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"My Best Bonk" Contest Entry - Dan Murray
By:  Dan Murray   (2005/03/03)


As I floundered in the 2002 Keskinada World Loppet, I knew the worst bonk of my life was unfolding. I challenged all scientific theories in physiology that day as my body slowly digested itself. I was one miserable puppy to boot.

May I pause to say that I HATE soft, fresh snow conditions- hate it. It's bad news for heavier physiques such as mine. Hard fast conditions, I'm happy. Soft fresh snow- not good. After watching a warm classic race on Saturday, I was dreaming of blazing times on Sunday. That was the first mistake. I woke up to snow, lots of horrible snow.

It was a downward spiral from the gun. I gauged my pace according to skiers who I normally finish with. That was my second mistake. Craig Storey and Chris Algar seemed to be a good bet. That ended at Penguin. I had ignored the fact that I was breathing hard and straining the muscles. I went out way too hard. 40k to go.

I didn't really clue in to my fate, however, until my good buddy Moe caught me after Penguin. I've never been beaten by Moe. In fact, I sorta got Moe back into racing- I was the Master! Now he was passing me. It doesn't help that he wears an Edmonton Oilers jersey when he races. My foolish pride kept me going. But the hurt got bigger and I had to let him go.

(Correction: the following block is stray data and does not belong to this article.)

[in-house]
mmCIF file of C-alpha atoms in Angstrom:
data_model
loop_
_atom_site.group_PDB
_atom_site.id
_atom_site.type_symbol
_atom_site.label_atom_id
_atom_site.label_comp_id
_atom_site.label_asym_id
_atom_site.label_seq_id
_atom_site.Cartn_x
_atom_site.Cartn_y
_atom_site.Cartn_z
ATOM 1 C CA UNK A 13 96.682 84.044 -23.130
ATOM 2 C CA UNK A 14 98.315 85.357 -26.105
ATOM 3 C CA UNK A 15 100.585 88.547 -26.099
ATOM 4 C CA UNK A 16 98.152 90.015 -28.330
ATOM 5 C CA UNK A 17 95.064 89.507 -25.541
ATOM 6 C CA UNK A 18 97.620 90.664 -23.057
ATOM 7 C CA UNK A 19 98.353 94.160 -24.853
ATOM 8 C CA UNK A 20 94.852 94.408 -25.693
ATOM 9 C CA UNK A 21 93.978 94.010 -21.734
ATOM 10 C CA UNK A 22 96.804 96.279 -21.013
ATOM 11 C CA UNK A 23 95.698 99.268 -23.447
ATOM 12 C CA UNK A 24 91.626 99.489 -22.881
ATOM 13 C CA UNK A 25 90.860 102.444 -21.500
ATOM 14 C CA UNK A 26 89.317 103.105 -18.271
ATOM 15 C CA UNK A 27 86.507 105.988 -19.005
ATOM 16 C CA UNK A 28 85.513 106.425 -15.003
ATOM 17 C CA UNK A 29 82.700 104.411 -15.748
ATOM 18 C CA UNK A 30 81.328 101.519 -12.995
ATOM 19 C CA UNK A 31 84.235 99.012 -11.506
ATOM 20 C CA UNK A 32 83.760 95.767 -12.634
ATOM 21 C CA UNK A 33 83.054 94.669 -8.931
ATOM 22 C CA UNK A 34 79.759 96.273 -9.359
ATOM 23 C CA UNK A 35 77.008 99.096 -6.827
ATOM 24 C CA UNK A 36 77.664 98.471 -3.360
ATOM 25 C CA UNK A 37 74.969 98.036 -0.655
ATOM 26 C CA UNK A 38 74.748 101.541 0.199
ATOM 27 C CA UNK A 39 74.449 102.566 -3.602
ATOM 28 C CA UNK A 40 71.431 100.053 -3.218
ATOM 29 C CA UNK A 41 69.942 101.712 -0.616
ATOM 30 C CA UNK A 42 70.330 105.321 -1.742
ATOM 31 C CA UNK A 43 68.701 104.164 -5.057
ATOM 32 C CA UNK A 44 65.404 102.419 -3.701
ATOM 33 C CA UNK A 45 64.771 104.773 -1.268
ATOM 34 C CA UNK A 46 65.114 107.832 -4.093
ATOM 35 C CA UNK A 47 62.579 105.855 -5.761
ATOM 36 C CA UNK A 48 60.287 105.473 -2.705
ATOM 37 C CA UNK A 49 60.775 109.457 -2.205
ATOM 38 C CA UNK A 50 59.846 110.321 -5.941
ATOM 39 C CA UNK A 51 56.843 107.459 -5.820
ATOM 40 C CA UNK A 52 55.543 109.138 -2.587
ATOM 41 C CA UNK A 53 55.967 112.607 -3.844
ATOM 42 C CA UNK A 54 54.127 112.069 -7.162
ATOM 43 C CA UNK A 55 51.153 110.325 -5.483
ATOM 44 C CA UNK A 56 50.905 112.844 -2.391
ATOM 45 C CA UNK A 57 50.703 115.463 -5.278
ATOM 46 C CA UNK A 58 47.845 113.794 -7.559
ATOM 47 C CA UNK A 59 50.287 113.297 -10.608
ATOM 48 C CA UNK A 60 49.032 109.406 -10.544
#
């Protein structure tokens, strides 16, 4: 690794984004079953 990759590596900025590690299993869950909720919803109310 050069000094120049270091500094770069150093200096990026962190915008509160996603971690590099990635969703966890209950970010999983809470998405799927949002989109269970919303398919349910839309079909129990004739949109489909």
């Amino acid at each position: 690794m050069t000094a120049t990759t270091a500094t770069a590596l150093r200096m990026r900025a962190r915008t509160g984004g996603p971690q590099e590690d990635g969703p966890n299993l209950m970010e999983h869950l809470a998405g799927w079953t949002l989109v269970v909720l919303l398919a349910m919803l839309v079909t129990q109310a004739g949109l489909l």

The standings continued to get the better of me. Snowdrift after snowdrift, person after person- an endless train of folks cruised by the staggering Nova Scotian sinking into the fresh powder.

Finally the unthinkable happened. If there is one person I do not like losing to, it's Bryan Scallion. At the 40k mark I saw him catch me. At the 40k mark I saw him leave me. Bryan was the type who relished such opportunities.

I was girled 7-fold that day. The final two women, Megan MacTavish and Anna-Spring Doerfler, passed me with only 5 k to go. They said nothing as they passed. On the final climb I caught Megan who had stopped and hung her body over her poles, as most suffering, bonking racers do. That looked like a good idea so I stopped and hung my body over my poles as well. But I continued on shortly thereafter, desperate to bring this day to an end.

I crossed the finish line with little fanfare. A tired Anna Spring greeted me with a hug. She coughed out some sympathetic words- "I didn't say anything when I went by because I knew there were absolutely no words that could possibly cheer you up."

As I walked inside, I saw Bryan Scallion already on the phone with family and friends from Nova Scotia, declaring his great victory that day.

My only proud moment from the race was when I stopped and chugged 2 litres of Coke from a camelback in less than thirty seconds.

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